According to the Army, at least 167 soldiers who have had a major limb amputation (complete loss of an arm, leg, hand, or foot) have remained on active duty since the start of the Afghanistan and Iraq wars, with some returning to battle. Many others have returned overseas to work in support roles behind the lines.

“When we have someone we know wants to return, their rehab is geared that way,” says John Fergason, chief of prosthetics at the Army Center for the Intrepid at Fort Sam in Houston, Texas.

Kevin Carroll, vice president of Prosthetics at Hanger, a company that makes artificial limbs, says prosthetics have become more comfortable to wear and closer in range of motion to natural limbs.  “Unfortunately, when you have war, you have casualties, but with that comes innovation,” he says. Artificial joints are getting better at approximating the knee, elbow, wrist, and ankle, and microprocessors embedded in prostheses are able to pick up and adjust for impacts from walking, running, jumping, and climbing.

“The person doesn’t have to worry about the prosthetic device, they’re worrying about the task in front of them,” Carroll says. “If they want to go back to be with their troops, that’s an option for many soldiers these days.”

Notice, though, that these advances in prosthetic design and manufacture are part of an intimate conjunction between military violence and military medicine, in which materials science, bio-engineering, electronics and computer science simultaneously provide new means of bodily injury and new modalities of bodily repair.  This is captured in the title of David Serlin‘s thought-provoking essay, ‘The other arms race’ [in Lennard Davis (ed), The Disability Studies Reader (second edition, 2006) 49-65; this essay is not included in the latest edition, but see also the collection David edited with Katherine OttArtificial parts, practical lives: modern histories of prosthetics (2002) and his own Replaceable You: engineering the body in postwar America (2004)].  You can also find an excellent brief historical review of ‘Prosthetics under trials of war’ here.

War XAnd, given the circuits within the military-medical machine, there may be more to come.  There are those who anticipate a future in which prosthetics will not only reinstate but also increase a soldier’s capabilities.  Koebler cites Jonathan Moreno, a bioethicist at the University of Pennsylvania, who ‘talks about a future where prosthetics are “enhancers” that allow soldiers to be stronger, faster, and more durable than their peers.’  These fantasies feed through the masculinist imaginary of the post-human cyborg soldier (sketched an age ago by Chris Hables Gray and revisited here) to the prosthetics of military violence with which I began. Here Tim Blackmore‘s War X: Human extensions in battlespace (2011) is also relevant.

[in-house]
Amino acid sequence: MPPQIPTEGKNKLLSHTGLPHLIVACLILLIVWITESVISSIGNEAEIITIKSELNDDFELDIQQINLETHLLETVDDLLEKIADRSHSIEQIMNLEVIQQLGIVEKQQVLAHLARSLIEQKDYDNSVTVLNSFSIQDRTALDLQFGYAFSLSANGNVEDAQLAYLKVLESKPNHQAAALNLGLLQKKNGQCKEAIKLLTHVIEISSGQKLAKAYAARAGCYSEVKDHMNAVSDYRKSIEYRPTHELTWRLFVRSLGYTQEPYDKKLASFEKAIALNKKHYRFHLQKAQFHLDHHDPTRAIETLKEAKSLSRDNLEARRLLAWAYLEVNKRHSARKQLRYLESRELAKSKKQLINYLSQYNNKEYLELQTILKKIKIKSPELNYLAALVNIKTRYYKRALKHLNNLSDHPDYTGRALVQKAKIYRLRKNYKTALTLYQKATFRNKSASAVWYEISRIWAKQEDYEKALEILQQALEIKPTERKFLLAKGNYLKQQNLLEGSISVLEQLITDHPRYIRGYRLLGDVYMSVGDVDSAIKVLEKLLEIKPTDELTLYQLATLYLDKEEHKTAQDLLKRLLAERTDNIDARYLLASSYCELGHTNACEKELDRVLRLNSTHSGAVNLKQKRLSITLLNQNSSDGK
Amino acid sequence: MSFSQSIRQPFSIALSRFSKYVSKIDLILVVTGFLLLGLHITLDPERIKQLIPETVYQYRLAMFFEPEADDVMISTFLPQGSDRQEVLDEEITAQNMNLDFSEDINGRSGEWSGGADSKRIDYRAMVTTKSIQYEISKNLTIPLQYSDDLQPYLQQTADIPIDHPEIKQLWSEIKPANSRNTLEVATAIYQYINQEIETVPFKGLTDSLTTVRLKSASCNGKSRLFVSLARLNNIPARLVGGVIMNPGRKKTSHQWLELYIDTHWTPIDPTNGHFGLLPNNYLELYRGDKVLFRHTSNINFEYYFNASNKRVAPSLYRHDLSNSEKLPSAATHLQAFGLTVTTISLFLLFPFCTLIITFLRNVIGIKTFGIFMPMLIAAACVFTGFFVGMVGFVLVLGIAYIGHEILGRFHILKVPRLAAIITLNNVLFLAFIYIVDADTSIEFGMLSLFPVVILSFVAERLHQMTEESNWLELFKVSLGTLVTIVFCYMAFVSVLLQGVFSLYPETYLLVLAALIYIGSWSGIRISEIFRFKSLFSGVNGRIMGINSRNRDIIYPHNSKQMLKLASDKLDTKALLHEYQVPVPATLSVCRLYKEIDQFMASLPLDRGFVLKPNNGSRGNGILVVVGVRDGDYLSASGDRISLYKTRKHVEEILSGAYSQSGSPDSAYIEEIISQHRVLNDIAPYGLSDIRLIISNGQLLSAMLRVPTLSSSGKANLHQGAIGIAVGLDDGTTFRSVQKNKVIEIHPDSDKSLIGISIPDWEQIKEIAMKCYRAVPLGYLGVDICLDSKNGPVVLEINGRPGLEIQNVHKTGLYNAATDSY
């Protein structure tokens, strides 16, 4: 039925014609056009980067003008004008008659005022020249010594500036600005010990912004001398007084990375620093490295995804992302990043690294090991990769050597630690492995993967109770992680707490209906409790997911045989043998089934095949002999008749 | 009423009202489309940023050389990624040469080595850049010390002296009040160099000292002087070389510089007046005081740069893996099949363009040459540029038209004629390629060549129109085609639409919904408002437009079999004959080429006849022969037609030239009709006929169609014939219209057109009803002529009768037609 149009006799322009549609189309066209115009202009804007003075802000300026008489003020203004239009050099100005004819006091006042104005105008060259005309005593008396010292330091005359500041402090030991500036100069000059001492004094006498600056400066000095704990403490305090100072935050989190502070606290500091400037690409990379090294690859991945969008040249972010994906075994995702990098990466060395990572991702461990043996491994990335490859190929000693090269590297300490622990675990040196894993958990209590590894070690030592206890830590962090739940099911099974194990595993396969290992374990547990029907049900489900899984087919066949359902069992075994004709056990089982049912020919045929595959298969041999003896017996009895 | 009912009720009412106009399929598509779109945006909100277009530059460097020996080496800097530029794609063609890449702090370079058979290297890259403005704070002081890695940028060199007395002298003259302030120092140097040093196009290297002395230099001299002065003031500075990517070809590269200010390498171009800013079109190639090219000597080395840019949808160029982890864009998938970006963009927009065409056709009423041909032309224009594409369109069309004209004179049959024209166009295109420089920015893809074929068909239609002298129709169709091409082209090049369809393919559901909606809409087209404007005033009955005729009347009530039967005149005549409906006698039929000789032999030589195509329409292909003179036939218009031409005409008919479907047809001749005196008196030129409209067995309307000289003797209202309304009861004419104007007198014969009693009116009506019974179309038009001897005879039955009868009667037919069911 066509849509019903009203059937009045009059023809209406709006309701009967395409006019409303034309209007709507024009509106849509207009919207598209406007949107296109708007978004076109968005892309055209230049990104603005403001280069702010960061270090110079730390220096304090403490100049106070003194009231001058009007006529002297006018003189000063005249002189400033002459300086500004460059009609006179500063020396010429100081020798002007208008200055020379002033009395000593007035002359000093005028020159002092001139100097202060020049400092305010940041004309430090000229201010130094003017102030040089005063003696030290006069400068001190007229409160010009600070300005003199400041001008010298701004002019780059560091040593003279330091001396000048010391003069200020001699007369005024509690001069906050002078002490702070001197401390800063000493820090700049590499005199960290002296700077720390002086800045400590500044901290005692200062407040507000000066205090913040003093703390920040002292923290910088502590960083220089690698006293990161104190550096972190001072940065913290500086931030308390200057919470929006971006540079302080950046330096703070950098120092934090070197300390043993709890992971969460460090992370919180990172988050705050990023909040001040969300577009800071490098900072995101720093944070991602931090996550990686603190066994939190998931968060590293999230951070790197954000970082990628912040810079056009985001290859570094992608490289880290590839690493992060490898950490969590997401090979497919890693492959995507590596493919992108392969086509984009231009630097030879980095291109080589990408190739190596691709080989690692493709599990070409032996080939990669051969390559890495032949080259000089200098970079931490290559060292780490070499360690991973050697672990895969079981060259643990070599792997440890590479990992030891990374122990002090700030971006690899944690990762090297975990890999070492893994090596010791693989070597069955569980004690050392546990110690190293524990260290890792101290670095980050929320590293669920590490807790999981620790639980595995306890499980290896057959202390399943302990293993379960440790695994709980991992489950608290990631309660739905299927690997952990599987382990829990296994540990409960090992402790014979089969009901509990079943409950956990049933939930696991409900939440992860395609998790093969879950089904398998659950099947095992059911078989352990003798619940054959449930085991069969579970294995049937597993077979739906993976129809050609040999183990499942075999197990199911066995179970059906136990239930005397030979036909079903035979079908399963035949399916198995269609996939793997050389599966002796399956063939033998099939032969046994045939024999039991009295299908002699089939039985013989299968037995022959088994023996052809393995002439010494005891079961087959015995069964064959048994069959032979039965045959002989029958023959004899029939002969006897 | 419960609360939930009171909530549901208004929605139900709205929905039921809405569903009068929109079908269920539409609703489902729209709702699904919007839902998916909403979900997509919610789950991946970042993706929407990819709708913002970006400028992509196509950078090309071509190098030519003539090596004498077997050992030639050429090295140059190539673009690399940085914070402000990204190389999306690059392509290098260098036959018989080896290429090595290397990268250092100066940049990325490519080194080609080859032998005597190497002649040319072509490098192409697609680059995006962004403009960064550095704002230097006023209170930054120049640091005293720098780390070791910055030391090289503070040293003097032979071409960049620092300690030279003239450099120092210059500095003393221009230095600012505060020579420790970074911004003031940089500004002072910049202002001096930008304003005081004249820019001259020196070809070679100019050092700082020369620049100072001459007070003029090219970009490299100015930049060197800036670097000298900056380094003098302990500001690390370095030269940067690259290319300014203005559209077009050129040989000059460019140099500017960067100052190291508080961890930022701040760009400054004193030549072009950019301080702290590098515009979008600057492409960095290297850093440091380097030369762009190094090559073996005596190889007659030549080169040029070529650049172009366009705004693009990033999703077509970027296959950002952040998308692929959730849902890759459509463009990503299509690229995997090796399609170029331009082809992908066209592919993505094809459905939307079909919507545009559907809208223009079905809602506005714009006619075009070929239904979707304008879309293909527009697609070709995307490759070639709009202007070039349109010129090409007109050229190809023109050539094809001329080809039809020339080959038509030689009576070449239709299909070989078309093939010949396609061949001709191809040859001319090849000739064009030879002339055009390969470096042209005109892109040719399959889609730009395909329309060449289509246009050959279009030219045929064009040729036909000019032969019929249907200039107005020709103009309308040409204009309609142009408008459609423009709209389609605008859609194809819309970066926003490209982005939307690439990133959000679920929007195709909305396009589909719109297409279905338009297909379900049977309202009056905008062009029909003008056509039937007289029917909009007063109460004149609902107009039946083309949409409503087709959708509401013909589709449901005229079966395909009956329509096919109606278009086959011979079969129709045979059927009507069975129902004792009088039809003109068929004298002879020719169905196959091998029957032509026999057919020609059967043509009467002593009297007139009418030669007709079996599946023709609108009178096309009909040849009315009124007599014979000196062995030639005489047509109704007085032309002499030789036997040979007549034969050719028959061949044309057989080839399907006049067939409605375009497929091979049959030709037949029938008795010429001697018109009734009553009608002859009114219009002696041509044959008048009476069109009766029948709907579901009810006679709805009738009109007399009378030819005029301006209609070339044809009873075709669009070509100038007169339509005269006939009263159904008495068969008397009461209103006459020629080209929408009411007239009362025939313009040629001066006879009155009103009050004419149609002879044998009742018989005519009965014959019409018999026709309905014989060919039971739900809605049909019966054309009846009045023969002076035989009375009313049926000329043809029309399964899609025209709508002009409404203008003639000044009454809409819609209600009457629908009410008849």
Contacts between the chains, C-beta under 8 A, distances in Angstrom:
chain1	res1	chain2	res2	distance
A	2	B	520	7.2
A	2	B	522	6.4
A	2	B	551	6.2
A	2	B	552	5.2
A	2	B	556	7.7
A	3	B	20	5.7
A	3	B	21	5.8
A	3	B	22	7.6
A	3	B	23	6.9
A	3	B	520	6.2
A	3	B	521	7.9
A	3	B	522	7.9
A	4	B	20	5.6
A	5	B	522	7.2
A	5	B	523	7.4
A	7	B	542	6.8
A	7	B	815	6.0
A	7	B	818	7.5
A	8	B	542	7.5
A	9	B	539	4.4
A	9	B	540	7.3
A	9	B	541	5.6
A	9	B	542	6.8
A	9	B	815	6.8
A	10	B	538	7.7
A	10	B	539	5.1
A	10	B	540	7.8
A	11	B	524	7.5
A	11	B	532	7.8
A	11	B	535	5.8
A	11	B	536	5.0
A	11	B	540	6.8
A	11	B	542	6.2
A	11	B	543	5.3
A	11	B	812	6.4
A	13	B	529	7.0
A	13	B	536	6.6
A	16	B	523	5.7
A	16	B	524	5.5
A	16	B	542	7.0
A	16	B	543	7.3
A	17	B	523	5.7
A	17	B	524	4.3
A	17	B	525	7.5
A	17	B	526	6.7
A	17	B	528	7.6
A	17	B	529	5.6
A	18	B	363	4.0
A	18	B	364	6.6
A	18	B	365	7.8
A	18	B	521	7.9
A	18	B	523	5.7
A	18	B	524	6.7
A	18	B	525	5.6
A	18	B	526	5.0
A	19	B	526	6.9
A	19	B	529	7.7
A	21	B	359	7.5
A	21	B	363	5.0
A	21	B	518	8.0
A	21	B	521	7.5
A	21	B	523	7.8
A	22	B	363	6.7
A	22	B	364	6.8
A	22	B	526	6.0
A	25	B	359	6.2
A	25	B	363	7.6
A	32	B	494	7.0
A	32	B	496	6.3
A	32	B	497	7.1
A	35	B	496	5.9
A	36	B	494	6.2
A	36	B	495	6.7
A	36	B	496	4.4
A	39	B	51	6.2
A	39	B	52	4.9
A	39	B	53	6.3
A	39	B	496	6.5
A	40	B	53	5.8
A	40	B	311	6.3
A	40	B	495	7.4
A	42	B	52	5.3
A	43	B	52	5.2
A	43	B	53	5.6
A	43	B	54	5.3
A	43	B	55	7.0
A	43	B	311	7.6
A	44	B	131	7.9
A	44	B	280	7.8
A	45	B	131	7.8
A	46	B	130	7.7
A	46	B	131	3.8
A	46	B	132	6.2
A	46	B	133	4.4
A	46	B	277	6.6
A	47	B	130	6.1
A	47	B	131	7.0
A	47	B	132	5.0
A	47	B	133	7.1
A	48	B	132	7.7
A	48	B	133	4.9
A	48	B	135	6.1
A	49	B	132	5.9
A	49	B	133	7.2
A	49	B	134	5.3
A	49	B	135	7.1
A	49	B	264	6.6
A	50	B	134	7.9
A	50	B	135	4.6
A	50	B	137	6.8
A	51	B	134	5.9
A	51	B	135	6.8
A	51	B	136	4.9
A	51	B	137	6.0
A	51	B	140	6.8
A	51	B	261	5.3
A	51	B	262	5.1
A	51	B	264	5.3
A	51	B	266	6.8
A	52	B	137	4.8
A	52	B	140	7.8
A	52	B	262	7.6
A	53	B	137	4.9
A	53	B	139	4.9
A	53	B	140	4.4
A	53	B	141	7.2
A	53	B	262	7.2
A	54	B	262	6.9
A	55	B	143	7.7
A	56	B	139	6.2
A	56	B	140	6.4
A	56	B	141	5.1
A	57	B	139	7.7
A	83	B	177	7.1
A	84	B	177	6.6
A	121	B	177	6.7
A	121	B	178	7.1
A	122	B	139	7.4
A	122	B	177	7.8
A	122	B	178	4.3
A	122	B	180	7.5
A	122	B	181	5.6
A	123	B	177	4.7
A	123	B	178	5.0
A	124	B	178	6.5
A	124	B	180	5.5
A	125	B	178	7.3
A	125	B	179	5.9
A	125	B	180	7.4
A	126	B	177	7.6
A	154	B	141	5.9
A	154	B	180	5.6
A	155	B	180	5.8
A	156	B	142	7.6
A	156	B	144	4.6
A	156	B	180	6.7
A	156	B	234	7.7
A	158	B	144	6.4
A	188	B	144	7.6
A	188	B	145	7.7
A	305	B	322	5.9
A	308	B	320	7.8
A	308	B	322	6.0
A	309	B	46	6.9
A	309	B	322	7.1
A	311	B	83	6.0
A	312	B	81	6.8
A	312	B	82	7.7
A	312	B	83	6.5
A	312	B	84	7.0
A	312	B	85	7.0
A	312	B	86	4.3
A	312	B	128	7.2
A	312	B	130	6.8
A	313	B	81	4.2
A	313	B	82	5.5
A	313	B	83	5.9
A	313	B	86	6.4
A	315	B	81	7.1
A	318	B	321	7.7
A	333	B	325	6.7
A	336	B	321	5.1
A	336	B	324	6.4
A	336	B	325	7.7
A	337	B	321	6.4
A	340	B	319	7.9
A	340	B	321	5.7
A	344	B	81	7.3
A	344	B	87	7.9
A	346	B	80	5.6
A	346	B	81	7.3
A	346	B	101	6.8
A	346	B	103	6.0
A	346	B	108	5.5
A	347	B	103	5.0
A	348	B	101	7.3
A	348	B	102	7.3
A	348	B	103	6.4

But Koebler is quick to add that all this is still a distant prospect:

“I know the question is often, ‘How close are we to true bionic or having artificial limbs that are more versatile than natural ones?'” Fergason says. “Frankly, we’re not that close. You’re not going to see anyone decide, ‘Boy, I think I’d like to get a bionic leg because they’re so fantastic.’

“We love to read about the super-soldier, but that’s not the case right now. Amputation is so complex in what it does to your body that it’s a very long recovery,” he adds.

So what, then, of civilians?  Under ISAF’s Medical Rules of Eligibility Afghan civilians who were injured during military operations and/or needed ‘life, limb or eyesight saving care’ could be admitted to the international medical system, and were eligible for emergency casualty evacuation and treatment at one of the Category III advanced trauma centres at Bagram or Camp Bastion.

Medical Rules of Eligibility PNG

As soon as possible, however, Afghans were to be treated by Afghans and so, after surgical intervention they had to be transferred to the local healthcare system.  The same applied to the Afghan National Army and police.  In consequence, the drawdown of international forces – which also includes their medevac and trauma teams – has left the local population desperately vulnerable to the after-effects of continuing and residual military and paramilitary violence (see here and here).

The inadequacies and insufficiencies of the Afghan healthcare system have prompted a number of NGOs to fill the gap between the radically different systems, and they have done – and continue to do –  immensely important work.

But compare the prosthetics available to US soldiers with those supplied to Afghan civilians.  I don’t mean to minimise the invaluable work done by hard-pressed and underfunded NGOs, but the image below is from the ICRC‘s Orthopedic Center in Kabul (see also here).  There are other centres supported by the ICRC in Faizabad, Gulbahar, Herat, Jalalabad, Lashkar Gah, and Mazar-e-Sharif, together with a manufacturing facility in Kabul, and other NGOs are active elsewhere  – Médecins sans Frontières runs a similar facility in Kunduz, for example.

ICRC Orthopedic Center Kabul PNG